Triggered Seismicity in Utah from the November 3, 2002 Denali Fault Earthquake

By K.L. Pankow, W.J. Arabasz, S.J. Nava, and J.C. Pechmann University of Utah Seismograph Stations

On Sunday, November 3, 2002, at 3:12 p.m. (MST), a large (magnitude 7.9) earthquake occurred on the Denali fault in Alaska. Coincident with the arrival of the seismic waves in Utah around 3:28 p.m., the University of Utah’s regional seismic network detected a marked increase in earthquake activity along the Intermountain seismic belt in Utah. The earthquakes were small-magnitude events (less than magnitude 3.3) generally concentrated in five clusters. With the exception of a cluster northeast of Nephi (cluster C in figure below), the events occurred in localities with repetitive prior seismicity. The first locatable triggered earthquake was a magnitude 2.6 shock about 12.5 miles east of Salt Lake City. It occurred a little before 3:30 p.m. In the 12 days following the Denali fault earthquake, the mean rate of earthquakes above magnitude 1.5 in the Wasatch Front area increased to almost triple the mean rate for the previous three years. Statistically it can be shown that this rate increase was not due to chance.

The first well-documented case of a large earthquake triggering small distant earthquakes was the 1992 magnitude 7.3 Landers, California earthquake. The Landers earthquake triggered small earthquakes up to 775 miles from the source. Researchers observed that the triggered earthquakes occurred (a) in the direction of earthquake rupture, (b) in areas where the seismic waves temporarily enhanced the stress field and (c) mostly in areas of recent volcanic or geothermal activity. Observations (a) and (b) similarly apply to the earthquake triggering in Utah, but not observation (c) (see below). The Denali fault earthquake ruptured in an east-southeastward direction along the Denali fault, and Utah is along a projection of this rupture direction (see figure). Using data from 44 recording sites in Utah, including 38 new strong-motion stations of the Advanced National Seismic System and six broadband stations, we estimate that the temporary increase in the stress field was approximately 100 times greater than the daily stress variation associated with solid earth tides.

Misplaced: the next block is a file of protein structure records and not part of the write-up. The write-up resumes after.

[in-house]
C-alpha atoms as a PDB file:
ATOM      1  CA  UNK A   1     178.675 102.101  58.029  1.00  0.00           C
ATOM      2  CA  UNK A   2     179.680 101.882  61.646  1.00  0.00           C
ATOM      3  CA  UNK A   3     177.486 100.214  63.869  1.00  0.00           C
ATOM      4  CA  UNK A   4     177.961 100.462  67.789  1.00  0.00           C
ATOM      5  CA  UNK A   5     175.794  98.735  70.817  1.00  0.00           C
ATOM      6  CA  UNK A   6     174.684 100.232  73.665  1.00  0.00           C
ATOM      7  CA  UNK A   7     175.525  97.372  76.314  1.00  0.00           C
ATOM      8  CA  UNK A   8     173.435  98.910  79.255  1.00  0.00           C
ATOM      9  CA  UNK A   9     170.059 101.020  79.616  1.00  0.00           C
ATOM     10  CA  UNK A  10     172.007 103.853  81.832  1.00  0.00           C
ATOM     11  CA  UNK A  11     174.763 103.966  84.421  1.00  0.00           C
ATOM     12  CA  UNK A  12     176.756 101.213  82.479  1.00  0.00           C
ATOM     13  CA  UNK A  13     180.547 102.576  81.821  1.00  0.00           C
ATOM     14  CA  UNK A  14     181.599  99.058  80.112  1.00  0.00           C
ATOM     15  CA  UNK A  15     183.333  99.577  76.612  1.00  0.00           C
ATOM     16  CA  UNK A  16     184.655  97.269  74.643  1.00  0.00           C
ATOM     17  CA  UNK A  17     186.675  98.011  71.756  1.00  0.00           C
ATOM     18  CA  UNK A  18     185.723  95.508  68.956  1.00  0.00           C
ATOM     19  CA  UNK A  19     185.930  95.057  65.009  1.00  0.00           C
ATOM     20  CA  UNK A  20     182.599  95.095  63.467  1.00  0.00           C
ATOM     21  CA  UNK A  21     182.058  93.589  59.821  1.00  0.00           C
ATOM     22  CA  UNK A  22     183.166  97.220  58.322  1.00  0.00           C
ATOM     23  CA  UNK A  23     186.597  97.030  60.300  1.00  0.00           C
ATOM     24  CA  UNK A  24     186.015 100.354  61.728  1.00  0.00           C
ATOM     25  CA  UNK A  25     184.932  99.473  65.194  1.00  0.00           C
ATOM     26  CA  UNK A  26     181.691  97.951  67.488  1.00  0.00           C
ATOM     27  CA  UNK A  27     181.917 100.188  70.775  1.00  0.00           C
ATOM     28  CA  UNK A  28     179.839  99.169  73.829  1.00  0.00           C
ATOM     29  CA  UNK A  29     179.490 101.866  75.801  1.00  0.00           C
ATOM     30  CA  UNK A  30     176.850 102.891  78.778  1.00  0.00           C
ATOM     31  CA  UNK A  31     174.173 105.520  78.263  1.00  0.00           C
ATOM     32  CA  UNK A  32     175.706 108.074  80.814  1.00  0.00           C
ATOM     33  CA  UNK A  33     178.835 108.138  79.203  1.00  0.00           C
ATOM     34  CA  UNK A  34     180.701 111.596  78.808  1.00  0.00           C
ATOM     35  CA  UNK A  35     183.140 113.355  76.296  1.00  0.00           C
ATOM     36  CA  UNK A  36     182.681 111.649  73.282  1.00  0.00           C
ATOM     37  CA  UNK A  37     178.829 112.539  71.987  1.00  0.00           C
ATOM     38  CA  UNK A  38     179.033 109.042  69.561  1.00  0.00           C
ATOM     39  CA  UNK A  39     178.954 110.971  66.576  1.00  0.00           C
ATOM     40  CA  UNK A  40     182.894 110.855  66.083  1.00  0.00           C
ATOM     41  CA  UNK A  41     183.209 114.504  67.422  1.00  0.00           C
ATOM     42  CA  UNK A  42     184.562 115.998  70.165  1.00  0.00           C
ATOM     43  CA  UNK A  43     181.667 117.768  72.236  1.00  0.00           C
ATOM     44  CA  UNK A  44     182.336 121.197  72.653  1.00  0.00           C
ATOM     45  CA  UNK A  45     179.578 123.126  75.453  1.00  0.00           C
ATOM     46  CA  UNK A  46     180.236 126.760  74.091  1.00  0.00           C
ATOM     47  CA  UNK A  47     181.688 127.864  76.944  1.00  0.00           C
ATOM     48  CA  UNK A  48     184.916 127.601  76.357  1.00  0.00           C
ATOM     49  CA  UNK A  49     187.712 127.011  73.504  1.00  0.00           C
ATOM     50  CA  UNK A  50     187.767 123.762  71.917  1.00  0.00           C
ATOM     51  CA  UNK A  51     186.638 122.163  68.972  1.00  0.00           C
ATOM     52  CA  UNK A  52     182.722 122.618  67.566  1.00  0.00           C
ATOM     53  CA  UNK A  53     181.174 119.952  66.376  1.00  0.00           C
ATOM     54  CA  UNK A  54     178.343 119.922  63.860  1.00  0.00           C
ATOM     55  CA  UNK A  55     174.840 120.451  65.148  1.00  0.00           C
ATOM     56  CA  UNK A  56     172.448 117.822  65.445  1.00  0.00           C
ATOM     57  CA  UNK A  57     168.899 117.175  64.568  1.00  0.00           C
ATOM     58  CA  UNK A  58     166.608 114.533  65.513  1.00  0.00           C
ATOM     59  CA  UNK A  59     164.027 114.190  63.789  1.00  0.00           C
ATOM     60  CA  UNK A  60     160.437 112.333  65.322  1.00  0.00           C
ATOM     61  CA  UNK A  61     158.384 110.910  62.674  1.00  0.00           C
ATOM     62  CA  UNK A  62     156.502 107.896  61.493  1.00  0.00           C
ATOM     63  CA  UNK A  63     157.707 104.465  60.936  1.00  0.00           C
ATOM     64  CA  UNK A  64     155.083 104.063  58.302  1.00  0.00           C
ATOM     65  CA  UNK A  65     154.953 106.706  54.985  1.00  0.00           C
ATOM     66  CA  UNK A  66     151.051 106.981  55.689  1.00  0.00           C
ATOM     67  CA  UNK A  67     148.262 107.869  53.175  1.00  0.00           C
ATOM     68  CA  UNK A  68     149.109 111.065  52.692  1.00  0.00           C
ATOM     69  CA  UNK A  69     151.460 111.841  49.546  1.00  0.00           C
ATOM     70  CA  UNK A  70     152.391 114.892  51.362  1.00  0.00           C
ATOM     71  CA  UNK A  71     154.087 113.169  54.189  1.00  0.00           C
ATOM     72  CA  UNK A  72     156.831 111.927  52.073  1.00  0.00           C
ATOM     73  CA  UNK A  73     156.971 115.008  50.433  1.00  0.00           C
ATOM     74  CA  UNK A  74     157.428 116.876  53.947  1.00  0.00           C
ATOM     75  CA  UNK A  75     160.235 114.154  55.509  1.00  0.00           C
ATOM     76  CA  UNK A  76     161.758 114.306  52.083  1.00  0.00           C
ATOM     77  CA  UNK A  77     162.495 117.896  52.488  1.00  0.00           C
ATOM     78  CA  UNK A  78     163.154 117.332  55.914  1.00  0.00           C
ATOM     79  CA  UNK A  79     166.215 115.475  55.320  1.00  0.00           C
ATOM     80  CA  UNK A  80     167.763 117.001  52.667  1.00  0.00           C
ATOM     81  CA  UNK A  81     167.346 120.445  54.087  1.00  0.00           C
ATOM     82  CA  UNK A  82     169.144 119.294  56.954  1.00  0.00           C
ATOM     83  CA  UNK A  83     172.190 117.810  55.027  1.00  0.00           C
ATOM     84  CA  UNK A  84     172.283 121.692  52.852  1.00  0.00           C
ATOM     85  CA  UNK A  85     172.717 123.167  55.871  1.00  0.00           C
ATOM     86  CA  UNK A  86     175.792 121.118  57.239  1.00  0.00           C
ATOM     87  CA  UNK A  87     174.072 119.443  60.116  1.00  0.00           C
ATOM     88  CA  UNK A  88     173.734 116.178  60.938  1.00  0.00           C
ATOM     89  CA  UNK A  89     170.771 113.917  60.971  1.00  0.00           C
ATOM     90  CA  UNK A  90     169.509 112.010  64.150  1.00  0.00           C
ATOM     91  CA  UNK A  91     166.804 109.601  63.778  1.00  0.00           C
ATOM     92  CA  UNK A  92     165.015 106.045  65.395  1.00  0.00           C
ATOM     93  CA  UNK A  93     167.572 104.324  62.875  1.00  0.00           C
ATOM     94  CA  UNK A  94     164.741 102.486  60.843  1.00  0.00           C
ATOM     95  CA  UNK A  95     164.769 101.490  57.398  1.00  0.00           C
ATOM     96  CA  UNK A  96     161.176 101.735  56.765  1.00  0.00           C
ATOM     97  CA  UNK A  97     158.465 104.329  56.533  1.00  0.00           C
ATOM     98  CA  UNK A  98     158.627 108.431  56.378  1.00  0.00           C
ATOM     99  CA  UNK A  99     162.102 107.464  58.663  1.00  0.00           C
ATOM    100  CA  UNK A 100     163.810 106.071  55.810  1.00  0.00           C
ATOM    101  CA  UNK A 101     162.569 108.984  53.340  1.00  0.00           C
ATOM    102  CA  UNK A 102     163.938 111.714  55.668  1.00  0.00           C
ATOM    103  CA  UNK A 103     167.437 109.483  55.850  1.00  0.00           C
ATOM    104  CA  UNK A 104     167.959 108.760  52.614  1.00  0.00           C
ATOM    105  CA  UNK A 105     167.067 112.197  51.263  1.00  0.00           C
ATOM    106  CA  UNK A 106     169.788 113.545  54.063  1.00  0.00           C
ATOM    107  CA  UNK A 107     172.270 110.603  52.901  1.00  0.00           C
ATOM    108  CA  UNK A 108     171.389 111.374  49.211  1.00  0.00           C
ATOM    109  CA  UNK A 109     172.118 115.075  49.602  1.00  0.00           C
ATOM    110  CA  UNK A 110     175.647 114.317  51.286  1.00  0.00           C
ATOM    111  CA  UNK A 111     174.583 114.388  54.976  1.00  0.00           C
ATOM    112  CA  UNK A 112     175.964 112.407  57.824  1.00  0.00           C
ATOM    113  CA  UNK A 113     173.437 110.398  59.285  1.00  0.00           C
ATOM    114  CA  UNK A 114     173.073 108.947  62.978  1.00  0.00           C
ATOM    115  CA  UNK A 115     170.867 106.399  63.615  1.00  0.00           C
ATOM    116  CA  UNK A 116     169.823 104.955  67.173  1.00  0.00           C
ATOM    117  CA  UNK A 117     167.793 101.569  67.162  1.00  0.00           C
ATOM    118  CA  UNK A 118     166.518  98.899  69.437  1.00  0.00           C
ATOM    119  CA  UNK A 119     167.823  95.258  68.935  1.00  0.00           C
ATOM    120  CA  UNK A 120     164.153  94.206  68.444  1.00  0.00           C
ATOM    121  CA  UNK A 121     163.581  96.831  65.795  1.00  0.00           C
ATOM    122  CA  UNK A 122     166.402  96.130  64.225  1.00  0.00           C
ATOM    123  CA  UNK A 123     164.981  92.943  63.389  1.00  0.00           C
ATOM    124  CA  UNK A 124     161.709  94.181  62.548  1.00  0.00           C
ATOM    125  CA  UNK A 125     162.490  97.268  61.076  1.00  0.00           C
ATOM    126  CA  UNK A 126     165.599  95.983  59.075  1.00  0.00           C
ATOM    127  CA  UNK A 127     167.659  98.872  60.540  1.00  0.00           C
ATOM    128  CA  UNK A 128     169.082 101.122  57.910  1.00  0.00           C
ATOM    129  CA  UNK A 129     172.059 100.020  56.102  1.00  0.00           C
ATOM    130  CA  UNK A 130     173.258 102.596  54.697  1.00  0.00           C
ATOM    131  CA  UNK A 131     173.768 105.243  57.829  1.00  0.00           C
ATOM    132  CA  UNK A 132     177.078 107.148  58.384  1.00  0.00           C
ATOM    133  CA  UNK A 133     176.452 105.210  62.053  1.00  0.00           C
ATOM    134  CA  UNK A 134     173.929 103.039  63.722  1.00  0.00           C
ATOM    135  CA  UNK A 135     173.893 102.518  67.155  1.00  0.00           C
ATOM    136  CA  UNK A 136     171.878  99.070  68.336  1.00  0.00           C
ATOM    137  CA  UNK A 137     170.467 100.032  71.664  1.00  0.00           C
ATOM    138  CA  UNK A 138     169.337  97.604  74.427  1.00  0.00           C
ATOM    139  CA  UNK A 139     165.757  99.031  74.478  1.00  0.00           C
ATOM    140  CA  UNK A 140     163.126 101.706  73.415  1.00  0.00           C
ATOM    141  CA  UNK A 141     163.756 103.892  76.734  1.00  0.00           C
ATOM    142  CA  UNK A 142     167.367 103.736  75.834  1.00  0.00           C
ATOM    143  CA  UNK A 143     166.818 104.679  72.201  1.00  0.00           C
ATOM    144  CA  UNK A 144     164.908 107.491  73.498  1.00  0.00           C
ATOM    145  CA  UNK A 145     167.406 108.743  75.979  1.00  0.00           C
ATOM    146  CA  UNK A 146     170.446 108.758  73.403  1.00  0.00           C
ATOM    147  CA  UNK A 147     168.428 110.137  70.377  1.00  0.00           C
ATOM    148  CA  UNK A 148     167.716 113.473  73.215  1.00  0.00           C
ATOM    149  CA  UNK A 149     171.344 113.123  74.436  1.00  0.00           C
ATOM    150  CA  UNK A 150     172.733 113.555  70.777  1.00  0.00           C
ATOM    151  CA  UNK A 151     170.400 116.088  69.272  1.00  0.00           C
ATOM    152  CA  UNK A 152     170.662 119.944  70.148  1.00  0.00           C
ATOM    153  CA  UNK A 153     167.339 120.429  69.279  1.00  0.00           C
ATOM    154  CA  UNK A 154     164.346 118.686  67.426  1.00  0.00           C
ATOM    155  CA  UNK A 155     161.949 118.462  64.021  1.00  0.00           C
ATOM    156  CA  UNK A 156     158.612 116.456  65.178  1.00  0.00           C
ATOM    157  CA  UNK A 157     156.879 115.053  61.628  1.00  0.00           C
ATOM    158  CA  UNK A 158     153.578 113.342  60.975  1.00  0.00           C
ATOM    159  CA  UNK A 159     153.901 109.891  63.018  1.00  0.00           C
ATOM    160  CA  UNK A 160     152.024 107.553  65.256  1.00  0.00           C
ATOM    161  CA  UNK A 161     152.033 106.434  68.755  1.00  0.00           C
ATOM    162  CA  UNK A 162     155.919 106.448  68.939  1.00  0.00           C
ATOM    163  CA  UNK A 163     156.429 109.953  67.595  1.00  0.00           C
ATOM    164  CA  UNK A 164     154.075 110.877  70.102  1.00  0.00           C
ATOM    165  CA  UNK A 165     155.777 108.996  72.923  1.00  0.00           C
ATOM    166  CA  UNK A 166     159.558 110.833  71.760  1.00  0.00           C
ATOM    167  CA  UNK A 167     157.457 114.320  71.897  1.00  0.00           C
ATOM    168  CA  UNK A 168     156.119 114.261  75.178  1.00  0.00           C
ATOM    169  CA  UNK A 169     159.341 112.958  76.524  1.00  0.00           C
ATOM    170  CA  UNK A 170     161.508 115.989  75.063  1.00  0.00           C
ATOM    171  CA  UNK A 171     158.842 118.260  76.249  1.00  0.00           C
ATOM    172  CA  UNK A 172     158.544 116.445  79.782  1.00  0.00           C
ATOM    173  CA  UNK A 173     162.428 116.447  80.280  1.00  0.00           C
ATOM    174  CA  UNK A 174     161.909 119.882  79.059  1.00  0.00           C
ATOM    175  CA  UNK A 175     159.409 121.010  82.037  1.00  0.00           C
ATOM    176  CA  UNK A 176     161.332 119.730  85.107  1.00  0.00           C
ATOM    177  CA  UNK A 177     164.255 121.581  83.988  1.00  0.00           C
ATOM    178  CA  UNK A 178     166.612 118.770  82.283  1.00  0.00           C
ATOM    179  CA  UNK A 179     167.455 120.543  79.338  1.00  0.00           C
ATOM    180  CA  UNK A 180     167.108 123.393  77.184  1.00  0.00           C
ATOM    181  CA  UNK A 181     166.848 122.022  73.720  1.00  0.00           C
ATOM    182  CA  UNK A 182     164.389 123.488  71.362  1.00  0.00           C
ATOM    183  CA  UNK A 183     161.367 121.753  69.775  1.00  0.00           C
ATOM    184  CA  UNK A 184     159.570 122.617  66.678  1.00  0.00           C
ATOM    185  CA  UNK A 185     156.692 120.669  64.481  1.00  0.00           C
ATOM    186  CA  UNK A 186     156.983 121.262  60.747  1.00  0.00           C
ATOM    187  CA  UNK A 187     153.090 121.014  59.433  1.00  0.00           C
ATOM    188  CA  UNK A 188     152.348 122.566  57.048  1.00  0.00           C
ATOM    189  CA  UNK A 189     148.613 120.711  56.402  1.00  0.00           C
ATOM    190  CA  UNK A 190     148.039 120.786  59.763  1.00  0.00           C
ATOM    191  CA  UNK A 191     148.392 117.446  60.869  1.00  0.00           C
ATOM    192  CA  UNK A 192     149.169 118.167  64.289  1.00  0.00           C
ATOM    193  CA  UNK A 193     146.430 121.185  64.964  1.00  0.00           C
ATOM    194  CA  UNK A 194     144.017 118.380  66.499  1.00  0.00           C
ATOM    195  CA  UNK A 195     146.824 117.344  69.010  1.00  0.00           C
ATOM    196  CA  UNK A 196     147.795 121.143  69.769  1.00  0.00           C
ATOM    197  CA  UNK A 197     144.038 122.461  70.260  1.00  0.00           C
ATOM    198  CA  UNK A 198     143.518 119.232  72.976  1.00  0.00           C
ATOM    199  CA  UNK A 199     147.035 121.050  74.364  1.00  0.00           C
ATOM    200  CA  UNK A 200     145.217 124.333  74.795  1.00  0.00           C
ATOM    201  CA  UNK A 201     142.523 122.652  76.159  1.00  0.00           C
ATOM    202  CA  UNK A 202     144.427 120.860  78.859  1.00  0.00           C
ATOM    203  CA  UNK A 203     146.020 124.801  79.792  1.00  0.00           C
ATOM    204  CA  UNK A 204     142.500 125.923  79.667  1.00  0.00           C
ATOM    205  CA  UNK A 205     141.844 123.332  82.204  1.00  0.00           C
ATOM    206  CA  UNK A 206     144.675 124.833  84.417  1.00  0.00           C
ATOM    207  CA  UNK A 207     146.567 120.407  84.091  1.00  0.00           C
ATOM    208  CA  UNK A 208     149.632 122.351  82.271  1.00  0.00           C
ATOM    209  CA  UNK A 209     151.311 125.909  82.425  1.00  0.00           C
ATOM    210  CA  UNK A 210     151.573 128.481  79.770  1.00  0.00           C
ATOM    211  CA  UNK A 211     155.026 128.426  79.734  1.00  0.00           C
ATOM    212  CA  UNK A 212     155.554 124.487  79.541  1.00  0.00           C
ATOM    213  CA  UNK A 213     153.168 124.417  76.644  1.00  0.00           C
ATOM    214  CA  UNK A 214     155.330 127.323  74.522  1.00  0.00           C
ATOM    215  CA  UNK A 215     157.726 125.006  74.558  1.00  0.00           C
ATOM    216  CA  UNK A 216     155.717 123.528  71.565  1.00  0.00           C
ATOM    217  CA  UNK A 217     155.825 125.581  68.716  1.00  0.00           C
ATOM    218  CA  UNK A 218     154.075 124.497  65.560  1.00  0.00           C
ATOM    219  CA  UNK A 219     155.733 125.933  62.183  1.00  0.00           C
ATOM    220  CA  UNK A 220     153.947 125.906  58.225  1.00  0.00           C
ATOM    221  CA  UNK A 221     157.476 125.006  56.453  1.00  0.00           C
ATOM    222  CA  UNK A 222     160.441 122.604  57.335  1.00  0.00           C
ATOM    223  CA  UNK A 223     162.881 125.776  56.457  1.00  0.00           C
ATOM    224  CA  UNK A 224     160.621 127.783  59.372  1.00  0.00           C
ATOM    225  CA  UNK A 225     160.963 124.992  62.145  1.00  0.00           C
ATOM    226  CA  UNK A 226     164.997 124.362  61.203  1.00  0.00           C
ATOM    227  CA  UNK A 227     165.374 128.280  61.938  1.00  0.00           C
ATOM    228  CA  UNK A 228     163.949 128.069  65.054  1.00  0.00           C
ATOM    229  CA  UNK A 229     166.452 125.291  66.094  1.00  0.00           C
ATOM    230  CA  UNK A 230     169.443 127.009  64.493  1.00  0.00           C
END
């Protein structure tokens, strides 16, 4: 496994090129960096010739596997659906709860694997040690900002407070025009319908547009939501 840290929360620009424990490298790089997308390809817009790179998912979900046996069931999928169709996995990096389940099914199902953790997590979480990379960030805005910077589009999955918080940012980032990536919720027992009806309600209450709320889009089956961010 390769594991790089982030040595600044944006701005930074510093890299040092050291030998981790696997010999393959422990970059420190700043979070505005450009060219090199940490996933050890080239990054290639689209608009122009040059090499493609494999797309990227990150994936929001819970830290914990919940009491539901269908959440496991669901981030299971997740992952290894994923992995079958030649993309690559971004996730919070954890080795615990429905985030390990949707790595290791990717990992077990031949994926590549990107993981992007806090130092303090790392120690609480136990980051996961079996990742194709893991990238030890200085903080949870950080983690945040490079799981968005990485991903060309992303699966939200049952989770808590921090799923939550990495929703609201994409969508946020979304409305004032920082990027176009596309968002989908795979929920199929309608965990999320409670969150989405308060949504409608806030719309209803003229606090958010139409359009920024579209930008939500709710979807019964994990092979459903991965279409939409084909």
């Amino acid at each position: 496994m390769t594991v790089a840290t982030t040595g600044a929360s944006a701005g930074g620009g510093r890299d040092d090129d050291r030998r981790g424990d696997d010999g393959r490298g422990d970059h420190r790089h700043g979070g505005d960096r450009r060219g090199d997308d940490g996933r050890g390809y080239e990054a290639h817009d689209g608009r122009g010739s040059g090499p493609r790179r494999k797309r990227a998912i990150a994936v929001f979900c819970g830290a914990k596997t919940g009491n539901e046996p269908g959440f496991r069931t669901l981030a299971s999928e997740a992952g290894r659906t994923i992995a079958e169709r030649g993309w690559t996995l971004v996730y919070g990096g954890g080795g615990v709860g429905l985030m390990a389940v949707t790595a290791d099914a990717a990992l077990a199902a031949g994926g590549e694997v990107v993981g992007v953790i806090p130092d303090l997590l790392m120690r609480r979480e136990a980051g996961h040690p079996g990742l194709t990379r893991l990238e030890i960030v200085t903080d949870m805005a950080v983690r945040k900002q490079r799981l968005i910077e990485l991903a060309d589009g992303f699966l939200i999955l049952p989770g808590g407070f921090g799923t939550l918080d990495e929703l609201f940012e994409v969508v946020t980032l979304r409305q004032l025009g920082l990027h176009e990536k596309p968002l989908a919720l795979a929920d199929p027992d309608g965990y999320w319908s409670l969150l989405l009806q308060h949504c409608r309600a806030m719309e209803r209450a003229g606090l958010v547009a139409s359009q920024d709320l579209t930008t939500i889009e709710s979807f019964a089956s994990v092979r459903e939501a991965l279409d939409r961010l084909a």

What makes the observation of triggered earthquakes in Utah distinct from earlier observations is the geologic setting and the large distance (more than 1,850 miles) from the Denali fault earthquake. Remotely triggered earthquakes in the past have been observed chiefly in regions characterized by recent volcanic or geothermal activity, such as Yellowstone National Park in Wyoming, The Geysers in northern California, and Long Valley caldera in eastern California. Further, many of the mechanisms proposed to generate the triggered earthquakes attribute the earthquakes to effects on fluids associated with recent volcanic or geothermal activity. The regions of earthquakes in Utah triggered by the Denali fault earthquake fall into neither of these two categories. By systematically studying these earthquakes, we hope to provide new clues into the dynamic triggering of distant earthquakes. For more information, go to shtml.

Survey Notes, v. 35 no. 1, January 2003